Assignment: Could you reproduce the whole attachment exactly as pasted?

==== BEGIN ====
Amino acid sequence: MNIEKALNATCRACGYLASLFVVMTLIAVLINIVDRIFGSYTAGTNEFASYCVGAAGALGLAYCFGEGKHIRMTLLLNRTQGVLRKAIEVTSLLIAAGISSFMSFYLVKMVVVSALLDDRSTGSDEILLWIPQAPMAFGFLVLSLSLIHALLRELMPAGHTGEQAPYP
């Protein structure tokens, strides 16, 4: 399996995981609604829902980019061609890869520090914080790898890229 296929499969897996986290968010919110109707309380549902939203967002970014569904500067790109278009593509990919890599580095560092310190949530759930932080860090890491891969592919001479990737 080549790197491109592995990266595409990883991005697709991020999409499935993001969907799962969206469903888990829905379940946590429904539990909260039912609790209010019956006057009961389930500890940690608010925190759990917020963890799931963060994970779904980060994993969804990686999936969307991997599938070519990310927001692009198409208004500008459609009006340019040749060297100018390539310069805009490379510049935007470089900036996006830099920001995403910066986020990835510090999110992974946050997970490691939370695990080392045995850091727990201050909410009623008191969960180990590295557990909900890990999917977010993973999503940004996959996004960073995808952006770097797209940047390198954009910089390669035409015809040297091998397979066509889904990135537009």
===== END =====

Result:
Amino acid sequence: MNIEKALNATCRACGYLASLFVVMTLIAVLINIVDRIFGSYTAGTNEFASYCVGAAGALGLAYCFGEGKHIRMTLLLNRTQGVLRKAIEVTSLLIAAGISSFMSFYLVKMVVVSALLDDRSTGSDEILLWIPQAPMAFGFLVLSLSLIHALLRELMPAGHTGEQAPYP
């Protein structure tokens, strides 16, 4: 399996995981609604829902980019061609890869520090914080790898890229 296929499969897996986290968010919110109707309380549902939203967002970014569904500067790109278009593509990919890599580095560092310190949530759930932080860090890491891969592919001479990737 080549790197491109592995990266595409990883991005697709991020999409499935993001969907799962969206469903888990829905379940946590429904539990909260039912609790209010019956006057009961389930500890940690608010925190759990917020963890799931963060994970779904980060994993969804990686999936969307991997599938070519990310927001692009198409208004500008459609009006340019040749060297100018390539310069805009490379510049935007470089900036996006830099920001995403910066986020990835510090999110992974946050997970490691939370695990080392045995850091727990201050909410009623008191969960180990590295557990909900890990999917977010993973999503940004996959996004960073995808952006770097797209940047390198954009910089390669035409015809040297091998397979066509889904990135537009």